Such negativity can also cause severe problems in the workplace. It won’t fare well if you assume that your coworkers are all liars trying to get you fired. You also may have difficulties with your supervisors and clientele.
Consider the case of a young accountant named Troy. He is an intelligent fellow who graduated top of his class. He won an academic scholarship and got a free ride to his chosen university.
One would think that he would enjoy his successful life with gratitude. Over the years, however, Troy has become more cynical. His boss passed on him several times for a promotion in his firm. Plus, he has been in and out of relationships, and none have ever lasted.
You’d never notice just by looking at him. He is handsome, intelligent, and well-spoken. Unfortunately, his negative attitude has made his circle of people much smaller.
4. If You Always Assume the Worst, You Increase Stress and Impair Your Coping Skills
Maintaining a positive mindset doesn’t always mean your world is perfect. They’ll be times that you feel down and don’t know where to turn. However, your optimism is an efficient tool to help you better cope with stress.
Conversely, assuming the worst in every situation can limit your coping abilities. According to the law of attraction, since negativity attracts even more negativity, you feel stressed and like nothing will ever go right in your life again.
5. More at Risk for Health Problems
Not only can a negative attitude affect your mental health, but it can be a risk to your physical health as well. An article published by the University of Minnesota explains negative thoughts and chronic stress. It can upset your brain chemicals and lower your immune system.
Chronic stress can lead to a host of serious diseases like hypertension, diabetes, heart issues, stroke, and even premature death. All the time you spend worrying about the worst-case scenario can threaten your life.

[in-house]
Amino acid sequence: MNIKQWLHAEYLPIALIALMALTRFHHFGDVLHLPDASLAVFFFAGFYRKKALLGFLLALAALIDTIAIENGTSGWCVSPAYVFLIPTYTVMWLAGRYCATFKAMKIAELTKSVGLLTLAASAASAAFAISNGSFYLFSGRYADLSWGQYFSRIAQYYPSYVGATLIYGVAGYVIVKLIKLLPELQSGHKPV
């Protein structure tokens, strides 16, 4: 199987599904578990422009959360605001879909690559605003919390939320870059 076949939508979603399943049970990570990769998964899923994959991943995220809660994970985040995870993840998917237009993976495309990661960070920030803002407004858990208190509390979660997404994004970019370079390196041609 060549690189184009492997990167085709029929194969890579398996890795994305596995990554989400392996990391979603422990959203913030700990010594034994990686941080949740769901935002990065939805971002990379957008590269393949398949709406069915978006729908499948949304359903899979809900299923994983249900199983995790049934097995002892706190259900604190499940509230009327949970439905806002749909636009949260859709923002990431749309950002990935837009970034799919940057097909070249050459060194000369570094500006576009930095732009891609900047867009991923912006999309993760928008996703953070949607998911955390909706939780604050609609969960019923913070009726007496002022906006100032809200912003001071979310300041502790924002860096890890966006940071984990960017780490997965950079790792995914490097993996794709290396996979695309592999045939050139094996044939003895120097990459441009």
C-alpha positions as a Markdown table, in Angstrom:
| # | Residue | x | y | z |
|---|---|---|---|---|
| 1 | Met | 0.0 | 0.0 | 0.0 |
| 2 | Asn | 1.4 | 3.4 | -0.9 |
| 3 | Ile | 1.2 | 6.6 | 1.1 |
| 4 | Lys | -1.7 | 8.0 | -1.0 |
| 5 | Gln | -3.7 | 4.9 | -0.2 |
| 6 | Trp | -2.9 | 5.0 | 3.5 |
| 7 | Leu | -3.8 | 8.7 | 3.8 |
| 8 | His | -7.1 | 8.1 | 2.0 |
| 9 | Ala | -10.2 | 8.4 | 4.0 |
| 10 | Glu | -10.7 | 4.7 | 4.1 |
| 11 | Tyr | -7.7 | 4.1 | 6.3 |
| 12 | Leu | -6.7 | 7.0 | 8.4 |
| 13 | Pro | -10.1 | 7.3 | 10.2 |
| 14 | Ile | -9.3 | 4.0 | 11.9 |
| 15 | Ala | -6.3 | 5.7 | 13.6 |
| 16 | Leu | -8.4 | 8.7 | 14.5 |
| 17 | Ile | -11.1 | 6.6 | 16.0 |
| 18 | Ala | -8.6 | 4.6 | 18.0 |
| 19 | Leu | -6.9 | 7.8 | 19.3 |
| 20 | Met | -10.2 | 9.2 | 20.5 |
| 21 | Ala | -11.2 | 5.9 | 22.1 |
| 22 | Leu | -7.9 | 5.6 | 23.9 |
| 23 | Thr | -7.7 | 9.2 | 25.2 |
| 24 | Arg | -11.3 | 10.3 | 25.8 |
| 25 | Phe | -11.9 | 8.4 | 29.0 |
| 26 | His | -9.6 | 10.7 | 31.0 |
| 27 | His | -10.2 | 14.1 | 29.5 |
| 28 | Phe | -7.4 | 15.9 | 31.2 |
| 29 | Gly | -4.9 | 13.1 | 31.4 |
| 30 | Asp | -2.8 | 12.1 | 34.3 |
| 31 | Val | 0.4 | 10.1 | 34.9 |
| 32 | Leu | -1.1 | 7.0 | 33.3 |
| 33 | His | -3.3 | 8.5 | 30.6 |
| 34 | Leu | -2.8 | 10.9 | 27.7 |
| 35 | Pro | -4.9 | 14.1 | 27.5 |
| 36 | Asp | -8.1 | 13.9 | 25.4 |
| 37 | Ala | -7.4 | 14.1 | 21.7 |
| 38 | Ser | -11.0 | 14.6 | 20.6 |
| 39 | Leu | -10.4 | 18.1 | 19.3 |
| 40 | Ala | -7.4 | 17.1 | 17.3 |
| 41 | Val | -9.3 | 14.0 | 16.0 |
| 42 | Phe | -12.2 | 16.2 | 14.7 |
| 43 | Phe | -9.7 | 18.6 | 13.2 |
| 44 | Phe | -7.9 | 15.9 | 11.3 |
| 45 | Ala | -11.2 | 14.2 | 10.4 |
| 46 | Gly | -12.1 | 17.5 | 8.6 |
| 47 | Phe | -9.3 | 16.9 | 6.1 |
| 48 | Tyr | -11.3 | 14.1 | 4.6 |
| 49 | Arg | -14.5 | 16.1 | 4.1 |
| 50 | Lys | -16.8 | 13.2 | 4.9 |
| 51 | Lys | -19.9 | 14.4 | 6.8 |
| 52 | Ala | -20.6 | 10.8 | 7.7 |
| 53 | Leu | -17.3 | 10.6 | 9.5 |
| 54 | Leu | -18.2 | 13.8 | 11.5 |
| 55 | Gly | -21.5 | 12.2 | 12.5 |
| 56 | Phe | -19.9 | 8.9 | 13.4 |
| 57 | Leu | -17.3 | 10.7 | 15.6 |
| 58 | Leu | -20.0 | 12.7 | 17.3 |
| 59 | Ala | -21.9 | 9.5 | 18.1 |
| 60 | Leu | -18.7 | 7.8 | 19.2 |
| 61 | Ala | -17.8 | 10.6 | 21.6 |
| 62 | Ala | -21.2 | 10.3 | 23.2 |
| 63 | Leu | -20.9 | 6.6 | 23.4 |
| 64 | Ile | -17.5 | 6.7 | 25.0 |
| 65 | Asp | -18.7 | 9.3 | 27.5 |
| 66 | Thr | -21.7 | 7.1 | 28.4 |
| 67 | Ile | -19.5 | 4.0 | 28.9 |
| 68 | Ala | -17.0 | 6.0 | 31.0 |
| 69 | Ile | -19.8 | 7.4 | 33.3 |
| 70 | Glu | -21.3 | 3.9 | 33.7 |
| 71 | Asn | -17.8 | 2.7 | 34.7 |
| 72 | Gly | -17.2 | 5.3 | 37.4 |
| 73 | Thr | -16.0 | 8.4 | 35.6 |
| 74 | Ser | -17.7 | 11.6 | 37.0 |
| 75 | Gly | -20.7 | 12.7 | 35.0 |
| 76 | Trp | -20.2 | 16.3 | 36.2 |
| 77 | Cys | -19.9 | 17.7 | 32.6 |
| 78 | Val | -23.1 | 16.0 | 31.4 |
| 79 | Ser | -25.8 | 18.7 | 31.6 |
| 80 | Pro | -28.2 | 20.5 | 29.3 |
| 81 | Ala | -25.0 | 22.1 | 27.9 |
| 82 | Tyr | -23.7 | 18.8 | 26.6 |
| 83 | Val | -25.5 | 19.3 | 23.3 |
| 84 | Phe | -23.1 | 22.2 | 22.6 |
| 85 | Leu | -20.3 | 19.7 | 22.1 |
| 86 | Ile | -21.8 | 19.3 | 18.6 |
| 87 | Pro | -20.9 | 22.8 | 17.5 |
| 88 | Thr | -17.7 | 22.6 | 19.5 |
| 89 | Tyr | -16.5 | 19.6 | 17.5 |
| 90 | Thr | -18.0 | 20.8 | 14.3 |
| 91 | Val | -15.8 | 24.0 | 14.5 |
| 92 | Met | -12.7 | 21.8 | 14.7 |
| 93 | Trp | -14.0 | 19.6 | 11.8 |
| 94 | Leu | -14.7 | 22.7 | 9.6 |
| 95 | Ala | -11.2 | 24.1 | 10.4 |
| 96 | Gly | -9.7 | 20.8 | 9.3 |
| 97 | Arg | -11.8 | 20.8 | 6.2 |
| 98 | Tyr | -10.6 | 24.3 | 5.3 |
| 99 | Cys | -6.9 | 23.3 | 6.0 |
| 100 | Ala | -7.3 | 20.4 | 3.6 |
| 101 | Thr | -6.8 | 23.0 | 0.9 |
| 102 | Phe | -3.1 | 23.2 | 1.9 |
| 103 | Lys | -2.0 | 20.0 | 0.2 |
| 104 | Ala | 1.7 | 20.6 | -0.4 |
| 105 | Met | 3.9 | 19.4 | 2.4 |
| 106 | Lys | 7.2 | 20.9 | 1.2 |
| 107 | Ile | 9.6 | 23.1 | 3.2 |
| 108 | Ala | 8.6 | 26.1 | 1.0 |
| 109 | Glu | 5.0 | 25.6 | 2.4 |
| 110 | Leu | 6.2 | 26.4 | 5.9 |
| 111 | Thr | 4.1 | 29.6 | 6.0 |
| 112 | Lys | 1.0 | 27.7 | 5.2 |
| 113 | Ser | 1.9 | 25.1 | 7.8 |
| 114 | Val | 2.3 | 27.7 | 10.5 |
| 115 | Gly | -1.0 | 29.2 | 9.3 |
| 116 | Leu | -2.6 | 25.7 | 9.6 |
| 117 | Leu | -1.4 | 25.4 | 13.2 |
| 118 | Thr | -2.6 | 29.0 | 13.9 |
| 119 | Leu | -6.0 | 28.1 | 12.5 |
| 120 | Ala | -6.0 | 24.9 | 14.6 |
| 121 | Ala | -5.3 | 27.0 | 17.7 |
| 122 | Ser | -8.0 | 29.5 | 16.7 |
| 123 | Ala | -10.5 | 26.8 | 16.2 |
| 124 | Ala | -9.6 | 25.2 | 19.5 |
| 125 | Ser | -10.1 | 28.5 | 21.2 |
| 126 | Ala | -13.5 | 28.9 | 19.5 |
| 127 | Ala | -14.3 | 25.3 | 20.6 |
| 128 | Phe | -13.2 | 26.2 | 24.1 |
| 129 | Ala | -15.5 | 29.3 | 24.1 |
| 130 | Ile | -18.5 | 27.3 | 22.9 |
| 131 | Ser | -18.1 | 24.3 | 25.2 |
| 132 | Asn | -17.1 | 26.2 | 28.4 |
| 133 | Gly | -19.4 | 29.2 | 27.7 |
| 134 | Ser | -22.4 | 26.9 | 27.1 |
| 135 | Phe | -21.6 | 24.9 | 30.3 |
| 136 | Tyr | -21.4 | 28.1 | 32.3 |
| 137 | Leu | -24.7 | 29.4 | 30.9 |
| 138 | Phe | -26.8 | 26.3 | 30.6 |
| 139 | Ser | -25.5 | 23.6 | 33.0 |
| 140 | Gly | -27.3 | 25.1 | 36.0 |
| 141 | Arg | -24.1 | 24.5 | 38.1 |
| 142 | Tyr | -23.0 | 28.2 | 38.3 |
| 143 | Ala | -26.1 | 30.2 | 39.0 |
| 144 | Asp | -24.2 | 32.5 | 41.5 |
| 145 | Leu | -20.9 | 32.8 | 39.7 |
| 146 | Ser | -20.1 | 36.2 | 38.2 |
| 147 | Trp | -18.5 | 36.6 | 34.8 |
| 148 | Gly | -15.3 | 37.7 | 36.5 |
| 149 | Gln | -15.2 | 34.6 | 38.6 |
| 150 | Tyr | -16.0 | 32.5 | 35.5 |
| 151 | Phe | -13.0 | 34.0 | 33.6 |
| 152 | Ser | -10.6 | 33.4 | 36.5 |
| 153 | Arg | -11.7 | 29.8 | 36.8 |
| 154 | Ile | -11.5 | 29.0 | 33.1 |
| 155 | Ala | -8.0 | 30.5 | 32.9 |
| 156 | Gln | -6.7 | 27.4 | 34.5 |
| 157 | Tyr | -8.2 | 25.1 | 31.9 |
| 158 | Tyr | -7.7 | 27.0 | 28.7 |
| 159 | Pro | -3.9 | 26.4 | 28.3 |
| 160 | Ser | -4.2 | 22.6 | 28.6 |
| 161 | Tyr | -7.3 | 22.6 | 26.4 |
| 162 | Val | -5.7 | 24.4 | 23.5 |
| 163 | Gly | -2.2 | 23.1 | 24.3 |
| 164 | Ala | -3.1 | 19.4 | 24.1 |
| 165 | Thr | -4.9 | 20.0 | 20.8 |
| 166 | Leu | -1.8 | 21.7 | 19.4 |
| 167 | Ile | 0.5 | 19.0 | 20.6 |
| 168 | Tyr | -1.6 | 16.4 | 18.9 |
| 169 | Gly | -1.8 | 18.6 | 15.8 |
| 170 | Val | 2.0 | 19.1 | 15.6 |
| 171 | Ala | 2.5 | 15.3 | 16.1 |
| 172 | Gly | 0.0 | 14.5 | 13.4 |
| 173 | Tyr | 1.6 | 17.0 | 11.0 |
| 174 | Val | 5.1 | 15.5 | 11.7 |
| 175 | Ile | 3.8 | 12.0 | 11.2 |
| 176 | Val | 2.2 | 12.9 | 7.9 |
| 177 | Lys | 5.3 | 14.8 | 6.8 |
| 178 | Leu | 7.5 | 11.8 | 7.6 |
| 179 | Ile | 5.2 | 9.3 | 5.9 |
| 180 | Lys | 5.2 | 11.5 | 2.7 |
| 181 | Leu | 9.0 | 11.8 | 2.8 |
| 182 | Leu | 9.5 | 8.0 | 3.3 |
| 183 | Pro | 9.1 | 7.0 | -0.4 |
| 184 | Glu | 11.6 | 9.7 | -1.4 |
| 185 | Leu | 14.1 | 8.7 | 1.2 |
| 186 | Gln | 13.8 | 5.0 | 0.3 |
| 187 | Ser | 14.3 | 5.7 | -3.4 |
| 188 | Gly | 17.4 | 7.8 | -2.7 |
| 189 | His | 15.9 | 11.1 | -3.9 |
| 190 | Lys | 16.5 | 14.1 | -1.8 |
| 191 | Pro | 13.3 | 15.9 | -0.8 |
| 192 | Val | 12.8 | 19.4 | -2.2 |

6. Lower Self-esteem and Confidence
Assuming the worst in your life does little for your self-esteem. The more negative your outlook is, the less confidence you’ll have in your abilities. Since you figure you’ll fail anyway, you’ll become what you speak and believe.
You may also miss out on opportunities that may never come your way again. It can cause self-loathing, and substance abuse can become an issue. Pessimism doesn’t allow you to feel blessed, grateful, and content.
7. Negativity is Contagious, So Your Loved Ones Will Also Start to Assume the Worst
Remember the beloved children’s story about Chicken Little? He was a tiny chick wandering around the farm when an acorn fell and hit his head. Chicken Little didn’t bother looking up to see the acorns dangling from the oak tree overhead. Instead, he made a false assumption that the sky was falling, and everyone was doomed.
It’s another case when a cute little children’s fable teaches a profound lesson. Many people are spreading their messages of disaster and hopelessness in today’s world. Like Chicken Little, they can only see the negative and sound a false alarm that affects everyone around them.
If you’re generally an upbeat person and spend time with someone chronically negative, you’ll feel the effects. No matter how cheerful the conversation, these folks have some sarcastic rebuttal. If you’re around them enough, your blue skies may begin to turn gray, too.